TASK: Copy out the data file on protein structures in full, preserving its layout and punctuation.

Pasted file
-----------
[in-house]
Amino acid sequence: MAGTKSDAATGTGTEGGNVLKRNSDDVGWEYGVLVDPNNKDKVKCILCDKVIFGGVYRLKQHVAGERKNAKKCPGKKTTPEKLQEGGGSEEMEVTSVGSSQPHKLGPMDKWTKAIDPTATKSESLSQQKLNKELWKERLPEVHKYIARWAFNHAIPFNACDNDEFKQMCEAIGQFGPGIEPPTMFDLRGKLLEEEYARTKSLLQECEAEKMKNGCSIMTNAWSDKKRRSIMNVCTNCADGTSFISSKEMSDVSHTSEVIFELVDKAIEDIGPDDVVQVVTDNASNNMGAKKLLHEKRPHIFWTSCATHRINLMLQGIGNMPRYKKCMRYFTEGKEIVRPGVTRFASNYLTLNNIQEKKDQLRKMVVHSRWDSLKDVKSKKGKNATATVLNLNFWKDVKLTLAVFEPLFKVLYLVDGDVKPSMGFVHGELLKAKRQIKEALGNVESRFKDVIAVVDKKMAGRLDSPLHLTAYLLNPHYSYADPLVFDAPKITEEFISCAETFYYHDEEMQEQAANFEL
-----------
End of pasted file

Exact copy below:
[in-house]
Amino acid sequence: MAGTKSDAATGTGTEGGNVLKRNSDDVGWEYGVLVDPNNKDKVKCILCDKVIFGGVYRLKQHVAGERKNAKKCPGKKTTPEKLQEGGGSEEMEVTSVGSSQPHKLGPMDKWTKAIDPTATKSESLSQQKLNKELWKERLPEVHKYIARWAFNHAIPFNACDNDEFKQMCEAIGQFGPGIEPPTMFDLRGKLLEEEYARTKSLLQECEAEKMKNGCSIMTNAWSDKKRRSIMNVCTNCADGTSFISSKEMSDVSHTSEVIFELVDKAIEDIGPDDVVQVVTDNASNNMGAKKLLHEKRPHIFWTSCATHRINLMLQGIGNMPRYKKCMRYFTEGKEIVRPGVTRFASNYLTLNNIQEKKDQLRKMVVHSRWDSLKDVKSKKGKNATATVLNLNFWKDVKLTLAVFEPLFKVLYLVDGDVKPSMGFVHGELLKAKRQIKEALGNVESRFKDVIAVVDKKMAGRLDSPLHLTAYLLNPHYSYADPLVFDAPKITEEFISCAETFYYHDEEMQEQAANFEL